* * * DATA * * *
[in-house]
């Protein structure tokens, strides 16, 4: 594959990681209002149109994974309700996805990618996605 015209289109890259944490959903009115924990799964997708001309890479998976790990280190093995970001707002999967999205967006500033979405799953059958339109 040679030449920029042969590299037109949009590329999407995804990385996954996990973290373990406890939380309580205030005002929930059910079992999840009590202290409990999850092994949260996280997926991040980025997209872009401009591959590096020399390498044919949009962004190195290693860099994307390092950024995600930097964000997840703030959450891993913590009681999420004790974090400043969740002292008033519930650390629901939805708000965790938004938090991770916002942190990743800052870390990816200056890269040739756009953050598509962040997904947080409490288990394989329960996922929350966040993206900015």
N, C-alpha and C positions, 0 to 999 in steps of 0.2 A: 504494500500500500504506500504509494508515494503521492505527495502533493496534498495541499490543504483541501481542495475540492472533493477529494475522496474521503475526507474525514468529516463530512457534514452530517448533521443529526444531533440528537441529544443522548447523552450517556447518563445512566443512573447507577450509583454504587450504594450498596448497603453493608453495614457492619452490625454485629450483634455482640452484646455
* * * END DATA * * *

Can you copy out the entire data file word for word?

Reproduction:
[in-house]
């Protein structure tokens, strides 16, 4: 594959990681209002149109994974309700996805990618996605 015209289109890259944490959903009115924990799964997708001309890479998976790990280190093995970001707002999967999205967006500033979405799953059958339109 040679030449920029042969590299037109949009590329999407995804990385996954996990973290373990406890939380309580205030005002929930059910079992999840009590202290409990999850092994949260996280997926991040980025997209872009401009591959590096020399390498044919949009962004190195290693860099994307390092950024995600930097964000997840703030959450891993913590009681999420004790974090400043969740002292008033519930650390629901939805708000965790938004938090991770916002942190990743800052870390990816200056890269040739756009953050598509962040997904947080409490288990394989329960996922929350966040993206900015």
N, C-alpha and C positions, 0 to 999 in steps of 0.2 A: 504494500500500500504506500504509494508515494503521492505527495502533493496534498495541499490543504483541501481542495475540492472533493477529494475522496474521503475526507474525514468529516463530512457534514452530517448533521443529526444531533440528537441529544443522548447523552450517556447518563445512566443512573447507577450509583454504587450504594450498596448497603453493608453495614457492619452490625454485629450483634455482640452484646455